Bulley for them;Historic gardens;Summer School

14th August 1998 at 01:00
The plants in Ness Botanic Gardens may be settling into comfortable old age, but their guardians have had to face up to modern commercial pressures. Luckily, they're well ahead of the game, as Stephen Anderton discovers

Ness Botanic Gardens, part of Liverpool University, is 100 years old this year. Does that sound rather comfortable? It is not. University botanic gardens in Britain are having difficult times: institutions which once sheltered under a motherly academic wing, without a financial care in the world, are being sent off to seek their fortunes in the big bad commercial world. And it can hurt.

The buzz words driving the change are "income generation" and "public interface". Botanic gardens must pull in the visitors. And in this regard Ness is nicely ahead of the game. It has been operating as a public garden with an entrance fee for nearly 20 years, and today has more than 120,000 annual visitors - pound;4 a head for adults, children under 18 free if they're with an adult. Gone are the days when botanic gardens could operate on philanthropy alone.

As part of this drive to attract the public, there is recognition that gardens are a diverse and attractive educational resource. At last they are starting to be used to their full potential, instead of just as somewhere to run about and see pretty flowers.

Ness positively encourages school visits, and takes 4,000 children a year through its gates on organised trips. Curator Peter Cunnington has a voluntary team of eight ex-teachers working with children on curriculum-related activities from maths to natural history, with in-service training days to show teachers how the garden can be used.

Ness is part of the Botanic Gardens Education Network, a group which encourages dialogue between education officers. Most botanic gardens have an education officer today even if, as at Ness, he or she is a volunteer like Liz Marrs. But members of the group are not confined solely to traditional botanic gardens; they come from such diverse institutions as Chester Zoo, Jodrell Bank Arboretum, The RHS gardens at Wisley and Stapeley Water Gardens. Anyone teaching near a botanic or large public garden can usefully make contact to see if there are organised educational activities or teaching materials.

Although Ness has reached its century, it is a relatively young garden. A house built in 1898 at Neston on the Wirral peninsula by Liverpool cotton broker A K Bulley is at its nucleus. Bulley set up the famous seed company Bees (the Bs were he and his brother, not the bumble sort). But more importantly his passion for plants led him to sponsor the great seed collectors of the day, such as George Forrest and Frank Kingdon Ward.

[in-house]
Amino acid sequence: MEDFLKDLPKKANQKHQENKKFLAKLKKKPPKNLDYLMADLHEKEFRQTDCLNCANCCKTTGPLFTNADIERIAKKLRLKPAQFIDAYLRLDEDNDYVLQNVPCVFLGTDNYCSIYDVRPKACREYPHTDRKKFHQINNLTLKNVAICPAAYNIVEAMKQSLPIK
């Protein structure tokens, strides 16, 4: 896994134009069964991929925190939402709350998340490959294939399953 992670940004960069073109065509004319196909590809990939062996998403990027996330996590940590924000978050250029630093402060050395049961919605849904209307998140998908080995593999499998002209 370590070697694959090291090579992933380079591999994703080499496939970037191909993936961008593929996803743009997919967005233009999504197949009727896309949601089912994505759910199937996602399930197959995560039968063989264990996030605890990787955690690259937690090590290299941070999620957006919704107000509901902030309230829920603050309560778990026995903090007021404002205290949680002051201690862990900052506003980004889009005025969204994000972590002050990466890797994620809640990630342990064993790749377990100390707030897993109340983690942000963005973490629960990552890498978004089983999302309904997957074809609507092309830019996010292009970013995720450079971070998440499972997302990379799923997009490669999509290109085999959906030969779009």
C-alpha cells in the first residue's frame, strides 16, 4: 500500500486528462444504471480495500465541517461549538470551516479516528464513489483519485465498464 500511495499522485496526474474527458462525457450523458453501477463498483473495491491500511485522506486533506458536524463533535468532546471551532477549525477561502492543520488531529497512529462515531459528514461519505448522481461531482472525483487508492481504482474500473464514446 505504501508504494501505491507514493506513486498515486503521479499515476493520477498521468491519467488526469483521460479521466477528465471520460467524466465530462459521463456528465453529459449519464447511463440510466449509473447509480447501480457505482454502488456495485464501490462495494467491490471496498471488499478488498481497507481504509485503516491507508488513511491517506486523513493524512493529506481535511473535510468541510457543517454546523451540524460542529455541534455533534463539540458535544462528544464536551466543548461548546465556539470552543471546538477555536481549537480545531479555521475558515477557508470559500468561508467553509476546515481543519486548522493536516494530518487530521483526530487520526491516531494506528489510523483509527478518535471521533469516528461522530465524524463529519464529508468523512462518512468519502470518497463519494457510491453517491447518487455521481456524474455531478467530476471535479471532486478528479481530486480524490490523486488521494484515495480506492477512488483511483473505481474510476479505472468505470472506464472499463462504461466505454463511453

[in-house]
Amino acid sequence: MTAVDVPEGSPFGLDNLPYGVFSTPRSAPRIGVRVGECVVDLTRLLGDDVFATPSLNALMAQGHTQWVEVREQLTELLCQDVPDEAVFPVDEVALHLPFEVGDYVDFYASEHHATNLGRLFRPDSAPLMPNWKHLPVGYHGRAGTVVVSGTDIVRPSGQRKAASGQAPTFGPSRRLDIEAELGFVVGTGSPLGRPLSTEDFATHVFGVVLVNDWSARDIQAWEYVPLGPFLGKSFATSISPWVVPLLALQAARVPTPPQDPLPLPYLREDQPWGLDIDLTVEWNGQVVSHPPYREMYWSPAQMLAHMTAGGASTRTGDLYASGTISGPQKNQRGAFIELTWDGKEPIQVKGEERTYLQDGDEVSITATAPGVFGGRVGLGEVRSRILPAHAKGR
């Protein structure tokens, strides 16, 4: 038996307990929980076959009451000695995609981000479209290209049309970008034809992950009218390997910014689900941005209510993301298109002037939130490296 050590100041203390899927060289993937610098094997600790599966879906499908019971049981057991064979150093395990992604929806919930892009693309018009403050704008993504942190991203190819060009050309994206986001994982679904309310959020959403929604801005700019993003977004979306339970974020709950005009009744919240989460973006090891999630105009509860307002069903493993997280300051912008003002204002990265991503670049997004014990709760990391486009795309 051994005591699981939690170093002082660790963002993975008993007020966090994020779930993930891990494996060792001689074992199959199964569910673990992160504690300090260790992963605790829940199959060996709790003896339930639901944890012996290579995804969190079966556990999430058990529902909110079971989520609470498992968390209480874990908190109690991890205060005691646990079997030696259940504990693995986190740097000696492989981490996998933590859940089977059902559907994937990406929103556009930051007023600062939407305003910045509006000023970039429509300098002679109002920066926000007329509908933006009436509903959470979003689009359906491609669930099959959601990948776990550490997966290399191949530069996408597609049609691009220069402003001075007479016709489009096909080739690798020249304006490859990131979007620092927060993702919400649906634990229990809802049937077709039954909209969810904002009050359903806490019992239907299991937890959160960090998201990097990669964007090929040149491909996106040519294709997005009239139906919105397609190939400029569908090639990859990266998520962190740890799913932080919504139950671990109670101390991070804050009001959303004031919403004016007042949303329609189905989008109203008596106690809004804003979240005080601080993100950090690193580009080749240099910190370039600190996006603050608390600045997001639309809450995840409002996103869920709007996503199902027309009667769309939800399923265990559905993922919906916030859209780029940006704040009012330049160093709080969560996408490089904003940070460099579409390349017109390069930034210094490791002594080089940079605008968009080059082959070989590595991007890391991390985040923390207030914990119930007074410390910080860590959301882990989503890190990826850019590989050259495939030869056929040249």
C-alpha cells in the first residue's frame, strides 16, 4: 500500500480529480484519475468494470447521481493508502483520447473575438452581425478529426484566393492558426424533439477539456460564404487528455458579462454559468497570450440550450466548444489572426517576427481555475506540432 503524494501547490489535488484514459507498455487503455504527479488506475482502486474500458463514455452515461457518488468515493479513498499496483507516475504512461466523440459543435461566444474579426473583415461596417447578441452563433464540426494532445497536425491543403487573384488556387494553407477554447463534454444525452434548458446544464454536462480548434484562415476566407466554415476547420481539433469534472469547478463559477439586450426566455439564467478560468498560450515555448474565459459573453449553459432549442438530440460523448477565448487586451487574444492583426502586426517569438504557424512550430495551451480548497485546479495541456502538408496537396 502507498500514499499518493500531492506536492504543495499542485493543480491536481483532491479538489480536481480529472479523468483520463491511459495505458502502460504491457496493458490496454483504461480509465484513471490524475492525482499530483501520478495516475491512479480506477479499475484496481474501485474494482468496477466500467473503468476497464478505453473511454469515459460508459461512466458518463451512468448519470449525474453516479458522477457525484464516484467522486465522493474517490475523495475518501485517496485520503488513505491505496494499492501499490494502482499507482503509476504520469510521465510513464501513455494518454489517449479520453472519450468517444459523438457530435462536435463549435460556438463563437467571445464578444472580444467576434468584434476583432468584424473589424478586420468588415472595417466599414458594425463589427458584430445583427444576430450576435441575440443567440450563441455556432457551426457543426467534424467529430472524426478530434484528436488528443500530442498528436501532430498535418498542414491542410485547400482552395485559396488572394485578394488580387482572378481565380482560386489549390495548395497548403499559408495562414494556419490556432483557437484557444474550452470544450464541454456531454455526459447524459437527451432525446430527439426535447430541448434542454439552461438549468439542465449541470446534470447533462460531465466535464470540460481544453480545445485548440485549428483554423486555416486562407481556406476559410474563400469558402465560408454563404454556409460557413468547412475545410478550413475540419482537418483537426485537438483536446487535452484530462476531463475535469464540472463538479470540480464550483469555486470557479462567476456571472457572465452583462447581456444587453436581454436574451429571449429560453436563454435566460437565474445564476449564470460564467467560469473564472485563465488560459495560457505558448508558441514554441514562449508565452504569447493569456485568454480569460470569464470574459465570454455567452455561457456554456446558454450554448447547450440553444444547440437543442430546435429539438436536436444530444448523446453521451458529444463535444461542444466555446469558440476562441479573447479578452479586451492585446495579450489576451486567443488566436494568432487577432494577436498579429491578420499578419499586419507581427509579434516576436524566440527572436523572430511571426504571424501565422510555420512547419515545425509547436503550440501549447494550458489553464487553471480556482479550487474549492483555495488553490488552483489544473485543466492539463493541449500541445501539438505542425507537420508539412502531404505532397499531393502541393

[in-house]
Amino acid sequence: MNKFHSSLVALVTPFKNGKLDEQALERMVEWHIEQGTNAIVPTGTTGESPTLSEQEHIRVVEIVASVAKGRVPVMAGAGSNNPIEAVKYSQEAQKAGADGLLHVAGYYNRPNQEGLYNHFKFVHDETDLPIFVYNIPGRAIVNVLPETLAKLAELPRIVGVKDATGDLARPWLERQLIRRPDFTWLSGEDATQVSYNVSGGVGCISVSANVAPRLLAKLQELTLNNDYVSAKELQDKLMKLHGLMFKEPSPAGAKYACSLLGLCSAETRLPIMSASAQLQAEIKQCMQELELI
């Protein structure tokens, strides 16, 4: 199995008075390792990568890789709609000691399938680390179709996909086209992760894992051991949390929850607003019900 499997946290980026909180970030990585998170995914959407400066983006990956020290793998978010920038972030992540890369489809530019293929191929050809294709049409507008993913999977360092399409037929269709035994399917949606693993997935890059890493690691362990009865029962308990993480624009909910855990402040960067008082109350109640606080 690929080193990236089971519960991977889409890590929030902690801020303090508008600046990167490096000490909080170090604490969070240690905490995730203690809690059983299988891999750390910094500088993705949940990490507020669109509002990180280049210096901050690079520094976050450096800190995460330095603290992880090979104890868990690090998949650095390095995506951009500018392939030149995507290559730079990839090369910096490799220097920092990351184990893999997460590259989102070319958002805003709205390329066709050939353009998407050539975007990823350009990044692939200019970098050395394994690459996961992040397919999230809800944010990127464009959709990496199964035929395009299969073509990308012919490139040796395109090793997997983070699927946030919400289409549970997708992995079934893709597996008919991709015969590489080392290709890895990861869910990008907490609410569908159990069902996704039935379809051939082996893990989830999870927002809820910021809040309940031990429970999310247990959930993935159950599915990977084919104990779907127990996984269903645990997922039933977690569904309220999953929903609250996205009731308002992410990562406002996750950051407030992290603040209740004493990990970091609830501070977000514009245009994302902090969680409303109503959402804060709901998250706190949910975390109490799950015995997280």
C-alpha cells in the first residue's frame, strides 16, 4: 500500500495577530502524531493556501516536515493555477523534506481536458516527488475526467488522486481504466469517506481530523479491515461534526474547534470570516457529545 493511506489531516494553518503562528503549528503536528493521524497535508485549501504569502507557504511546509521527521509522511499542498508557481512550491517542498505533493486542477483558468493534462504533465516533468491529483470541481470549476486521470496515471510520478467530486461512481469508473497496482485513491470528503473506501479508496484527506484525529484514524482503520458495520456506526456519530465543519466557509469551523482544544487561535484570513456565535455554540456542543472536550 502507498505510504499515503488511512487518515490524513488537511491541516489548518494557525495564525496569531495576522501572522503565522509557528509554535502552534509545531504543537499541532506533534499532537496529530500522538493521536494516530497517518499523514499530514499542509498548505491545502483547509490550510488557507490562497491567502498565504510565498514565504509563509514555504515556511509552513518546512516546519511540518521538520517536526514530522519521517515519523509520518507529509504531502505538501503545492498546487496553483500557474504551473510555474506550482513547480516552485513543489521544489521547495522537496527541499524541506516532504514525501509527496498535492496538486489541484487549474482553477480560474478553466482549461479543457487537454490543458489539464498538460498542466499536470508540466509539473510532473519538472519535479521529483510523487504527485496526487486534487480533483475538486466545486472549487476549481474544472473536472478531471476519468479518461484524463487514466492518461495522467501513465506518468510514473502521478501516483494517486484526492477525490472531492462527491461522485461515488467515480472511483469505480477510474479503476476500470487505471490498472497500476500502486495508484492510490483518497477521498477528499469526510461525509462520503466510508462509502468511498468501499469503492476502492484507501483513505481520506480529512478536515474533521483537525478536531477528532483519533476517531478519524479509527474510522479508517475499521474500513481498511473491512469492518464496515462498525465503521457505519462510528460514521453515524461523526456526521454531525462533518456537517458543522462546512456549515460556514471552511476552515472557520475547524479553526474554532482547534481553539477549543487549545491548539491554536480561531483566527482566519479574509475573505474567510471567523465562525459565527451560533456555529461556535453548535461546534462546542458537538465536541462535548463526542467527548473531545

New plants poured into the country from the East as a result of Bulley's patronage - including Primula bulleyana, Rhododendron wardii and Pieris formosa "Forrestii". Bulley grew the Pieris from seed George Forrest sent back from China in 1919, and the original plant is still there today, reliably throwing out its red young shoots and white flowers in May.

After Bulley's death, his daughter Lois left the house and 60 acres to Liverpool University, to be kept as an ornamental botanic garden open to the public.

Ness is a garden rich in history - but it is the history of 20th-century gardening's love affair with plants (many of Forrest's original introductions still grow). It is not a history laid down in design and structure; there are no temples or 18th-century orangeries or grand vistas. Ness's assets are its plants, which can be moved around and the pack shuffled to make the garden interesting, and in order to explain and interpret the plants' significance.

To a developing botanic garden this flexibility is invaluable. It is heritage without rigidity. It is power without the most limiting or expensive responsibilities. And Ness seems to be making the most of it. It runs two theatre seasons, concerts by the Royal Liverpool Philharmonic Orchestra, a Festival of Gardening, a plant sales centre, and still has space for research into bracken control, herbicide resistance, and which plants will tolerate contaminated ground.

And if that is not enough, there is the garden itself, which includes a fine rock garden, a heather garden, rose garden, herb garden and long herbaceous borders. Go soon, and you will see the water lilies at their peak.

Ness Botanic Gardens, Ness, Neston, South Wirral L64 4AY. Tel: O151 353 0123

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